New Hampshire's open container law makes it illegal to possess drugs and open containers of alcohol in vehicles. The prohibition on possessing open containers of alcohol applies to both, drivers and passengers. However, the law prohibiting the possession of drugs in vehicles applies only to drivers. This article provides an overview of New Hampshire's open container law, exceptions to the law, and the penalties for possessing open containers and drugs in vehicles.
It's unlawful for drivers and passengers to transport, carry, possess, or have any liquor or alcoholic beverage in the passenger area of a motor vehicle that's located on any roadway. (N.H. Rev. Stat. § 265-A:44.)
An alcohol container is considered to be an "open container" unless in its original container with an unbroken seal.
Passengers are prohibited from possessing an open container when the vehicle is located in an area primarily used for public parking. But for some reason, the portion of the law mentioning parking lots doesn't say anything about drivers.
The open container law applies to passenger areas of a vehicle. The "passenger area" doesn't include the area of a motor vehicle that's been designed or modified for overnight accommodations or living quarters.
Roadways that are subject to New Hampshire's open container law include any:
So, basically, you can get an open container ticket on any roadway that's open to the public unless, in some situations, it's only been open to the public for less than 20 years.
Passengers in vehicles for hire. Passengers can lawfully transport, carry, possess, and have liquor or beverages in chartered buses, taxis, and limousines for hire.
However, the driver of such a vehicle is prohibited from having any liquor or beverage in the driver's area.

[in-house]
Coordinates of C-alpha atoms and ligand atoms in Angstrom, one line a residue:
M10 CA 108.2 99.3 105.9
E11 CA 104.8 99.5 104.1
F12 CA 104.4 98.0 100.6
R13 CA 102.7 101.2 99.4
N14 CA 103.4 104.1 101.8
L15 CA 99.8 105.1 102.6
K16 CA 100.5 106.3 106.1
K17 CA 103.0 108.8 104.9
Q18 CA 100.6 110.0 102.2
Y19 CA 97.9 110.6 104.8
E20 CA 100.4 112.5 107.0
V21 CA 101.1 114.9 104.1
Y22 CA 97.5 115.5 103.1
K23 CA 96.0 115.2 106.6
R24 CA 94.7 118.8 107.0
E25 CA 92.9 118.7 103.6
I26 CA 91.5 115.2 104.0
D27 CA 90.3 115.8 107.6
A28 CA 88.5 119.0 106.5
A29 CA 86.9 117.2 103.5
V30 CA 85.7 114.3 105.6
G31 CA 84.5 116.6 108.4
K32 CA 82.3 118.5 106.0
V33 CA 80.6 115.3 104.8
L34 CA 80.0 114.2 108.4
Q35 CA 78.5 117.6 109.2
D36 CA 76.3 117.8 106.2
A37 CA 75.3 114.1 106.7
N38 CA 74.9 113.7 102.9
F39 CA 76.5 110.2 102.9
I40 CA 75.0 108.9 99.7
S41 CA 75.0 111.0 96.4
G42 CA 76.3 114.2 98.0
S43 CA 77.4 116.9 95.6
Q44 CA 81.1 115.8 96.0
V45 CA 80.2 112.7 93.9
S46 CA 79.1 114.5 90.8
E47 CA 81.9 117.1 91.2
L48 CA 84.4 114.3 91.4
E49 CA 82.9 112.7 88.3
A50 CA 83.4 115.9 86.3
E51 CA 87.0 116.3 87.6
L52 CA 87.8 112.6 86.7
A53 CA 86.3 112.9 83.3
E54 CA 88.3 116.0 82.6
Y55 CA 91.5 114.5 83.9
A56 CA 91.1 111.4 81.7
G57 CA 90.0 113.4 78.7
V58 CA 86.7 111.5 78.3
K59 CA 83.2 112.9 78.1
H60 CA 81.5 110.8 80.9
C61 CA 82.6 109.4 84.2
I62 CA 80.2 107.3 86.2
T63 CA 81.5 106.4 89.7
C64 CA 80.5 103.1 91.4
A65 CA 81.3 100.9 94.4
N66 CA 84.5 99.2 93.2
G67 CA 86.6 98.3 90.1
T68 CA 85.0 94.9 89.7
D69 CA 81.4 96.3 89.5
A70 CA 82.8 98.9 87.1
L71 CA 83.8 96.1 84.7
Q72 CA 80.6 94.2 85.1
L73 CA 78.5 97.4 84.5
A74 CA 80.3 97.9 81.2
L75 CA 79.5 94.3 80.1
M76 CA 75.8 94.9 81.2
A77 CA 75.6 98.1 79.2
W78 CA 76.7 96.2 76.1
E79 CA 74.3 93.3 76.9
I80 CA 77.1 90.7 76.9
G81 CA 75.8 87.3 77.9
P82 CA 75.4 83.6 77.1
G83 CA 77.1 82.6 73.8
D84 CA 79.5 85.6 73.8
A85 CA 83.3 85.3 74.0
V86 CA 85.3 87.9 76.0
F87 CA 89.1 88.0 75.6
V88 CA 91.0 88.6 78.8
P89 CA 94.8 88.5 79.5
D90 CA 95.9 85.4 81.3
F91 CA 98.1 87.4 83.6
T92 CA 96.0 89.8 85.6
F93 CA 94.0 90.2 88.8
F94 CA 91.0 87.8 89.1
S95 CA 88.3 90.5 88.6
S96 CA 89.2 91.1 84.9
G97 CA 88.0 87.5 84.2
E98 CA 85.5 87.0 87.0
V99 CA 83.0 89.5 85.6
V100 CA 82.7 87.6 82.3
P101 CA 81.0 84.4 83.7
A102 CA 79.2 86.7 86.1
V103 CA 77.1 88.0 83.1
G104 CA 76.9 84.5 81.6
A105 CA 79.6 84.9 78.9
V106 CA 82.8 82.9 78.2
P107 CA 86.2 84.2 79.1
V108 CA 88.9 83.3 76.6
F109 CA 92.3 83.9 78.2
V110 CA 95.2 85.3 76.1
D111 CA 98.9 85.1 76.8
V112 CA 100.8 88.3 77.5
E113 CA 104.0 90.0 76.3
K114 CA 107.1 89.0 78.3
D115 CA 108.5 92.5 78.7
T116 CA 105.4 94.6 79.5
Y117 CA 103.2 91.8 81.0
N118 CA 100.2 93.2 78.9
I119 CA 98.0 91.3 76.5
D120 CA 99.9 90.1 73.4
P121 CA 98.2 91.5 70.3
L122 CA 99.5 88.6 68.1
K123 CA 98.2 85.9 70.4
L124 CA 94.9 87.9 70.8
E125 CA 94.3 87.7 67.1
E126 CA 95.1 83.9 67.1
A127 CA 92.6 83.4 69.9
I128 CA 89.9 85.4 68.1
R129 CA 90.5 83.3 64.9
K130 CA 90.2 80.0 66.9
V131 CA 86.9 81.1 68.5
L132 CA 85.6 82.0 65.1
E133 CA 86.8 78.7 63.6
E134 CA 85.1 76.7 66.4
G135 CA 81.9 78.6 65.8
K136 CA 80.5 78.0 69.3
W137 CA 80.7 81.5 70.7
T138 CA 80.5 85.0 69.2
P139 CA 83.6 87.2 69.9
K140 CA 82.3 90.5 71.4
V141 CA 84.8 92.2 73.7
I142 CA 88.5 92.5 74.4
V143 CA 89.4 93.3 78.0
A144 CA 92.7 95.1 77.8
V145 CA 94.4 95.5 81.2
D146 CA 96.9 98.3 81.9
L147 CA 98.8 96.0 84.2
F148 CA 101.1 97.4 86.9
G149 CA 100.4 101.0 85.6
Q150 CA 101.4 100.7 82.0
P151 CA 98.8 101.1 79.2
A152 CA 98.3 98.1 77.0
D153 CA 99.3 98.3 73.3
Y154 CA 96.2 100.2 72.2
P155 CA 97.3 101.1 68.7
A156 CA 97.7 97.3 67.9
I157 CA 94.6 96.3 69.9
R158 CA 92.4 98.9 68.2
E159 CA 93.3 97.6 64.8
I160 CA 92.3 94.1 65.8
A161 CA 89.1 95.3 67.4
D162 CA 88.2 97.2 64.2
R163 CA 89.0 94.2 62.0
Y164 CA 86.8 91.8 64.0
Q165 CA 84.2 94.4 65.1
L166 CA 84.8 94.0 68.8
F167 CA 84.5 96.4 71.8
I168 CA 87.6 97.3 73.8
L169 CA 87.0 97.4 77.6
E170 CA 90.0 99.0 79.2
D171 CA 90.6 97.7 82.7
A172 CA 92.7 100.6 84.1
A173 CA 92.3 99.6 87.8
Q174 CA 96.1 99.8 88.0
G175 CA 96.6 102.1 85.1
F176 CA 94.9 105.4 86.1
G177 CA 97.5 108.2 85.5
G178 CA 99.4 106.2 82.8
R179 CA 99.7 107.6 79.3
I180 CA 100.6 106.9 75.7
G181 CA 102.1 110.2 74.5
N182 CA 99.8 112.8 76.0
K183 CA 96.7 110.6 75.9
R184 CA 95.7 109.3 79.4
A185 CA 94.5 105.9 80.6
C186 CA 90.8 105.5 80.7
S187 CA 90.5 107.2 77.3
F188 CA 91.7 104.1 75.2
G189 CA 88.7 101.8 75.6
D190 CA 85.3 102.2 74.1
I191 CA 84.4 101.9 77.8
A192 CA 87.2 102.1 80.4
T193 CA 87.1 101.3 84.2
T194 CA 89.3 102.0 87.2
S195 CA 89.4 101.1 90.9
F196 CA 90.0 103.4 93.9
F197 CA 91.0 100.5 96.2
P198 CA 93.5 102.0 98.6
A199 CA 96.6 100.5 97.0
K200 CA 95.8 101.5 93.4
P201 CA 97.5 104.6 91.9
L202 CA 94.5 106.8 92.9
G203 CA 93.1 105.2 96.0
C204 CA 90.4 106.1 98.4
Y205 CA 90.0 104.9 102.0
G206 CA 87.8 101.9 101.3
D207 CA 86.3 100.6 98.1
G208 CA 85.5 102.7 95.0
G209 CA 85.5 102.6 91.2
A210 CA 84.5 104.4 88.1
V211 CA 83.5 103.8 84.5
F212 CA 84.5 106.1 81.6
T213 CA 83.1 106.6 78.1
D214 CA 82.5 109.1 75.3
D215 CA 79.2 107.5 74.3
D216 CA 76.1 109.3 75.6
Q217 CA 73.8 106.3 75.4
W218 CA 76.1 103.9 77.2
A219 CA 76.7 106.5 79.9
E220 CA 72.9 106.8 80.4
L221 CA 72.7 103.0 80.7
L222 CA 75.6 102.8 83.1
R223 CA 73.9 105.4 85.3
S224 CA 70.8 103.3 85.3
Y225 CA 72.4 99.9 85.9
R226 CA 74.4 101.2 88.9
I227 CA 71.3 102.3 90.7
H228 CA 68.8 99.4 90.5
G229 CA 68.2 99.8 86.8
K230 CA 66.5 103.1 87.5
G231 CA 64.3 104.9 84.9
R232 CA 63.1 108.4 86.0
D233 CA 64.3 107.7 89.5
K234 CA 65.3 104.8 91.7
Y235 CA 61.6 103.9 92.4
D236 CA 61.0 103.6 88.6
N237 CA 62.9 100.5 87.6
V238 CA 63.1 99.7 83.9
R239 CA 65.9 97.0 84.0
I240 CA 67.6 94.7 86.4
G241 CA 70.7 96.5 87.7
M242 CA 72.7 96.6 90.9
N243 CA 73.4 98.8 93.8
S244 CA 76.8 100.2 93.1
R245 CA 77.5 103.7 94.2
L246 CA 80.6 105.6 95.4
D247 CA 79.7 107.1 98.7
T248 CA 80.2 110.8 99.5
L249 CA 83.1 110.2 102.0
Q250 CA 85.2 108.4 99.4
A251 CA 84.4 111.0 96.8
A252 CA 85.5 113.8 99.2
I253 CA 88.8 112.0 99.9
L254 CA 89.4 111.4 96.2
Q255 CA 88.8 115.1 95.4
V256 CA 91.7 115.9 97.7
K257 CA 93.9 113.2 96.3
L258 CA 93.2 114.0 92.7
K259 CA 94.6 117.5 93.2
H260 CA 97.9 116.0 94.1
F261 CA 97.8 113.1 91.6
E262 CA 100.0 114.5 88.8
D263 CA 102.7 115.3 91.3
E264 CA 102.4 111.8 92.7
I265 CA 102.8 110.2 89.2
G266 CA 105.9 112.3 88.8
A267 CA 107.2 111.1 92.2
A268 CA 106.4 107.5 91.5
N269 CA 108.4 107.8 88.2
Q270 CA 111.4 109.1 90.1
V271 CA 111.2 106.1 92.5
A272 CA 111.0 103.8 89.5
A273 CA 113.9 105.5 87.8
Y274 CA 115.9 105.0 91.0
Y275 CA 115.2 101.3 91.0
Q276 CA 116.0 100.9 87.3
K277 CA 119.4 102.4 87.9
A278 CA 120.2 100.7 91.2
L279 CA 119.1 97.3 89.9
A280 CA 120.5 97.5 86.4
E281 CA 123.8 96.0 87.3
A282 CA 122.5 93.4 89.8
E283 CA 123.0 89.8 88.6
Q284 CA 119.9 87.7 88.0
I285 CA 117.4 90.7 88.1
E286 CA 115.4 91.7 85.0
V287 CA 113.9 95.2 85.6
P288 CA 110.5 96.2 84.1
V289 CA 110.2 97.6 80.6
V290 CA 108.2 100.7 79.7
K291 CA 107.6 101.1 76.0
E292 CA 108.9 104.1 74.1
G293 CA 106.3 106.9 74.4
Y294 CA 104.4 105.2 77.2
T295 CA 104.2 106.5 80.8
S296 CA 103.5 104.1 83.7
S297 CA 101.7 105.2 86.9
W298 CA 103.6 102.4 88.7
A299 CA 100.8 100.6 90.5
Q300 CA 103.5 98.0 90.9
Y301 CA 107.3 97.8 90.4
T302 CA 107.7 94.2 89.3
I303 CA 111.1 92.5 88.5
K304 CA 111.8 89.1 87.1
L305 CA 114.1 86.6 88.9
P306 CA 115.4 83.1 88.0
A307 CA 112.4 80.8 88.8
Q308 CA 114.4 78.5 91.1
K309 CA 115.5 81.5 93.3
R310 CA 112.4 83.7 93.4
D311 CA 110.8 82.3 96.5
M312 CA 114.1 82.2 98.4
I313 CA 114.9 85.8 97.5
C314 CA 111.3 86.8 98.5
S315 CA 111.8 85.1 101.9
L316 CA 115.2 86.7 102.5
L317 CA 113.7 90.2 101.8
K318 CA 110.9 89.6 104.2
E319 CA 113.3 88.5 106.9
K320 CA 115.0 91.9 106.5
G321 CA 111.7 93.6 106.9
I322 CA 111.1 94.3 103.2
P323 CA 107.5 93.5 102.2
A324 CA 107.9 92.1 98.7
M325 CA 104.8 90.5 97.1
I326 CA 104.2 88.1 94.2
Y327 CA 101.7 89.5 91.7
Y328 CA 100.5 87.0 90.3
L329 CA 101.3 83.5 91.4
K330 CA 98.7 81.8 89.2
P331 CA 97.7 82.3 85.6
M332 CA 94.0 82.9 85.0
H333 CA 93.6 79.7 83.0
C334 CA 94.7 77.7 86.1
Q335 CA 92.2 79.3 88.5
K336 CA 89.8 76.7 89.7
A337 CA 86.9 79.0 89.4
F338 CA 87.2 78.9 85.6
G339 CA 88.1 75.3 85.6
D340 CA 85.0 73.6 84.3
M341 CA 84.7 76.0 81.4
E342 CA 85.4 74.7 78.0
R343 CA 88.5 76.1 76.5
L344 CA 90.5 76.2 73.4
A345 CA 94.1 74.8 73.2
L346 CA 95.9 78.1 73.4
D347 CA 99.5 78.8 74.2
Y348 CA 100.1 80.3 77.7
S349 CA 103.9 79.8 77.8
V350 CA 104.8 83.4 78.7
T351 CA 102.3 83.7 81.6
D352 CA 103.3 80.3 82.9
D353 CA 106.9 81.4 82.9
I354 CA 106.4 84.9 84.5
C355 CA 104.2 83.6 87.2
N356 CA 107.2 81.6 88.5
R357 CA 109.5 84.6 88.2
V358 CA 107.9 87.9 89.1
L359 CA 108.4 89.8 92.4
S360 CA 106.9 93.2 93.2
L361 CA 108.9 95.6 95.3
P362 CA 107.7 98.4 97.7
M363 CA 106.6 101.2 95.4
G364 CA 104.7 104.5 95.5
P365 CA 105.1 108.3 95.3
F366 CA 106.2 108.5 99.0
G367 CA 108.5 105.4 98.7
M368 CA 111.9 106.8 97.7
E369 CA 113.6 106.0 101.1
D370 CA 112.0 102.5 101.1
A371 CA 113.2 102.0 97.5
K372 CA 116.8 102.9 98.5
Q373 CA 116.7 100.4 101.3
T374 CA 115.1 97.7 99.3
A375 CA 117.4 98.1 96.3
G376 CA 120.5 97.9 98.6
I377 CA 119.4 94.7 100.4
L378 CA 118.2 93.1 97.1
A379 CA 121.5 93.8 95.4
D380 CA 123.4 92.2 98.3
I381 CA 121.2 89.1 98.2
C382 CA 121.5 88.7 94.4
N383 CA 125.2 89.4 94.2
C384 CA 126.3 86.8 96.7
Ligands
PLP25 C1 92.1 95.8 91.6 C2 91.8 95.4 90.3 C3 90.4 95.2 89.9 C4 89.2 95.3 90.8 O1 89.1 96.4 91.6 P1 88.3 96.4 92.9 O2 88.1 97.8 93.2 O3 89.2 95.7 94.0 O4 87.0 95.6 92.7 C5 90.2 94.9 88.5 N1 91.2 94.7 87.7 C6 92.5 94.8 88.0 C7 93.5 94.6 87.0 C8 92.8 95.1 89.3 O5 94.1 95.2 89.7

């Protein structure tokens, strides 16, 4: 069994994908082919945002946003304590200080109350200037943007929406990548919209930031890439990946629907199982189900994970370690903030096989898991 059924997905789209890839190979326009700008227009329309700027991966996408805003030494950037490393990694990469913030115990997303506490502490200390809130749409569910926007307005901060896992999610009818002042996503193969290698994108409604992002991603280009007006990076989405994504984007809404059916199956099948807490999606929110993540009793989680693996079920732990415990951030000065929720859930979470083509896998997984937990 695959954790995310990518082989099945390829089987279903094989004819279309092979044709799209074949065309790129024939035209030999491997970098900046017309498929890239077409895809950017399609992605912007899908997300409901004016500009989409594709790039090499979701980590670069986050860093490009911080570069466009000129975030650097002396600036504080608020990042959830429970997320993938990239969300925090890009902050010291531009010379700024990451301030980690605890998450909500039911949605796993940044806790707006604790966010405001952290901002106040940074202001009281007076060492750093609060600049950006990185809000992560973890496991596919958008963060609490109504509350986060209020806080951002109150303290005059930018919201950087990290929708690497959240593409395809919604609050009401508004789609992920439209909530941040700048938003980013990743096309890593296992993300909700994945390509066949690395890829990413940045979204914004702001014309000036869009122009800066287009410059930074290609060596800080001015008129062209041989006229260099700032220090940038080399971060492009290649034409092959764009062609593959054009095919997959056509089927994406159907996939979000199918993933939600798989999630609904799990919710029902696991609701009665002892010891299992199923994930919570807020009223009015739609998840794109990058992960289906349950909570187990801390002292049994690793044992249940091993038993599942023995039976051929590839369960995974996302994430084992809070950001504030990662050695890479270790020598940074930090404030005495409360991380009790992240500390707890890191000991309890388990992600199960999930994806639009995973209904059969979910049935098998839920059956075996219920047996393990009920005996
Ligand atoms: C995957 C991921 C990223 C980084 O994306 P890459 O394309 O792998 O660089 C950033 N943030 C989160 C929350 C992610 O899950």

Areas within a vehicle. Open containers of alcohol can be lawfully transported in the trunk of a vehicle if the containers are "securely capped." If the vehicle doesn't have a trunk, the open container must be stored in a compartment or the area of the vehicle that is the least accessible to the driver.
Opened table wine. A food service licensed to sell wine can allow customers who have purchased a full-course meal and consumed part of a bottle of table wine to take the partially consumed bottle home. However, the customer cannot be intoxicated. And the bottle of wine must be securely sealed, bagged, and placed in the trunk of the vehicle. If the vehicle doesn't have a trunk, the opened bottle of wine must be stored in a compartment or the area of the vehicle that's the least accessible to the driver.
A person who violates New Hampshire's open container law commits a violation and is subject to a $150 fine. In addition to the fine, a driver who's convicted of an open container violation may face a license suspension for 60 days for a first offense. For a second or subsequent offense, the driver's license suspension can be up to one year.
It's unlawful for a person to drive a vehicle on any roadway while knowingly possessing a controlled drug or having the drug in any part of the vehicle. However, a driver can lawfully possess marijuana and hashish.
A person who possesses drugs in a vehicle commits a misdemeanor. Upon a conviction, the offender's license will be revoked for at least 60 days and up to two years.
Drivers who are under the age of 21 years are prohibited from transporting liquor or alcoholic beverages in any part of a vehicle unless accompanied by a parent, guardian, or a spouse who is at least 21 years old. These underage drivers can also legally transport liquor and beverages if within the scope of their employment.
An underage driver who's convicted of transporting liquor or alcoholic beverages in a vehicle may face a 60-day driver's license suspension.